RPA is gradually gaining momentum. However, when it comes to identifying and selecting the right processes for RPA, some enterprises are at sea because some operations are more suited for automation whereas some are not. Strategizing is one thing and implementation is quite another. Internalizing a technology and selecting the right process for the exercise requires a lot of thinking-through prior to implementation. However, as a thumb rule, processes that are manual, repetitive, and rule-based are more suited for RPA implementation.
Some reservations exist about the implementation of RPA at an enterprise level. Using products for mere desktop level RPA automation does not translate into automation at the enterprise level. Statistics say that 30- 50% initial RPA implementation projects fail (Report: Get Ready for Robots – Ernst & Young). With this, businesses are perplexed about achieving the desired results after investing in the technology.
In order to gain a successful outcome, the business needs to first select the correct process. They also need to specify what is expected (and what is not expected) from the implementation similar to a Six Sigma DMAIC project implementation. For example: RPA will improve the process speed by at least 5X. To put it simply, for an RPA implementation, a business needs to define the criteria based on which they can ‘select the right process for automation’.
RPA implementation is a significant cultural shift for most enterprises that are mid-way in their technology transformation. Additionally, a bias exists because of the mixed market sentiments about the technology. Despite the impediments, a business can ensure a seamless transformation and achieve maximum benefit from RPA by selecting the right processes for RPA. Towards this goal, a business needs to implement a step-by-step approach for adopting RPA:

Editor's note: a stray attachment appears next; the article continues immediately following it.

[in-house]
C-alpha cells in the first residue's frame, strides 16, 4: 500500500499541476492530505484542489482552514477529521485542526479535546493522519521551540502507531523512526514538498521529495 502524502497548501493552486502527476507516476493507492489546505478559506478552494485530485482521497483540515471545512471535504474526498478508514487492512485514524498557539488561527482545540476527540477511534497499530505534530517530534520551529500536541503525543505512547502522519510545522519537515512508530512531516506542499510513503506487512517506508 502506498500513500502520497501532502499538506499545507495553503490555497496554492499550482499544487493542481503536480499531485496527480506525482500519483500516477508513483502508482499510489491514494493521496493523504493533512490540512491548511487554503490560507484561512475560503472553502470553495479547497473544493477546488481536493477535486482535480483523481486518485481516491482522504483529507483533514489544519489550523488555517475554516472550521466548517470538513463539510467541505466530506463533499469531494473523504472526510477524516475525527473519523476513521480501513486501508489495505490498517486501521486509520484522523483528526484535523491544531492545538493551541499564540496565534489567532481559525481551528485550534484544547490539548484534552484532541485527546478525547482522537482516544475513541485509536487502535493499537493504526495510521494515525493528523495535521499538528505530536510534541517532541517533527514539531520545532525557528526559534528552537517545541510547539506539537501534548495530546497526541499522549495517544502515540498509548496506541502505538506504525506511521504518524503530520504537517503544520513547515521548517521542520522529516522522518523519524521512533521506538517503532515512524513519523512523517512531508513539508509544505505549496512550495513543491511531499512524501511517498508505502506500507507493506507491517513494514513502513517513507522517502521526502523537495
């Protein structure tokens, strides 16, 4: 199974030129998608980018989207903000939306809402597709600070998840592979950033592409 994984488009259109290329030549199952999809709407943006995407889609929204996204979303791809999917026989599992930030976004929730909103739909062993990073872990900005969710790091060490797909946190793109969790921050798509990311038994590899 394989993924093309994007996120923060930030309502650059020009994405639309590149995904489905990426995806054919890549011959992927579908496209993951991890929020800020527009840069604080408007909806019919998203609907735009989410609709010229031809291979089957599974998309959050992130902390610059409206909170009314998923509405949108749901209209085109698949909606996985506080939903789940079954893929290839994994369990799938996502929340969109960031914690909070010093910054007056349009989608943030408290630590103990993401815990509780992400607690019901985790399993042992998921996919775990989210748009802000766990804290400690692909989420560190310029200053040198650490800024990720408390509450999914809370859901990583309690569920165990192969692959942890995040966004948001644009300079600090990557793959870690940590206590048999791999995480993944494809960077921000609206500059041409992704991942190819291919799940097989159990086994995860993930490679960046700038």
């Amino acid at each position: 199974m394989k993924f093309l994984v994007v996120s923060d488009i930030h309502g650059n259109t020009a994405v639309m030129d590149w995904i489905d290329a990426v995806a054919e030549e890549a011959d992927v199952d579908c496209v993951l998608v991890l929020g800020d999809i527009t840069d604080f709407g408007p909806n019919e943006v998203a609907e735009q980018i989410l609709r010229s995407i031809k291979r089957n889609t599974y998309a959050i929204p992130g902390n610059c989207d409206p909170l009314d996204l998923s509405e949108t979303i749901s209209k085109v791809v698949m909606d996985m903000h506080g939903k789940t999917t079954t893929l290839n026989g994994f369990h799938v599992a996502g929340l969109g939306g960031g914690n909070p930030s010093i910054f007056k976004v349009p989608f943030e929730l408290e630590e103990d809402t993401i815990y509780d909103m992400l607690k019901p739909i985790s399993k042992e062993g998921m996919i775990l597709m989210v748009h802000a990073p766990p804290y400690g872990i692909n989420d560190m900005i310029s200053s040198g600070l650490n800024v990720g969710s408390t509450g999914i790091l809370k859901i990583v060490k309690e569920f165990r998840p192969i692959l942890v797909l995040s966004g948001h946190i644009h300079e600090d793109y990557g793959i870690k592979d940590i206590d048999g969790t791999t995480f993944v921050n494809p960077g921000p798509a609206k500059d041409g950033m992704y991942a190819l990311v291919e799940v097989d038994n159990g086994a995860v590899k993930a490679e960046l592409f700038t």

Define the Vision: Different groups have different goals for RPA implementation. Some use the technology for scaling purposes. Others use it for regulatory compliance. Some businesses use the process automation to achieve baseline performance. A few businesses want to internalize it for increasing process efficiency and others for enriching customer experience. Hence it is a primary requisite to pen-down the vision / main business goals for the RPA implementation and undertake to coach and mentor the prime stakeholders in the exercise. These stakeholders further serve as the RPA evangelists in the enterprise.
Set-up a Governance team: An organizational C-suite and the immediate next rung are vast treasure troves of information. Selecting a project sponsor and setting up a Governance team from this base immensely helps in fine tuning the organizational processes, and going further, in selecting the processes that are just right for automation. Also defining a proper Responsibility and Accountability matrix helps for a seamless RPA adoption.
Select Appropriate Technology & Implementation Partner: System Integrators, who can chart the RPA implementation road map as well as take the exercise to culmination, are a rare breed. Select technology vendors and integrators who have the right knowledge base and have a hands-on enterprise-level RPA implementation experience.
Define Checklists and Frameworks: These tools help to clearly chart the agenda for an RPA overhaul. Working within a framework of Rules-driven processes, helps to achieve the maximum mileage and RoI from RPA.
Which processes to select for RPA?
Businesses can safely select processes, which involve any of the following criteria, for the business-transformation:
Selecting the right process, which falls under the above defined criteria, automatically translates into quick RoI. The process could be small but the savings achieved at the end of the year are significant. Simple processes reach break even in 2 - 4 months, medium complexity processes in 6 months, while highly complex processes reap ROI anywhere between 6 - 24 months. It is interesting to note that enterprise roll-outs and centralization of operations using RPA bring in efficiencies of scale.
The article is originally published in the CIO Insider magazine.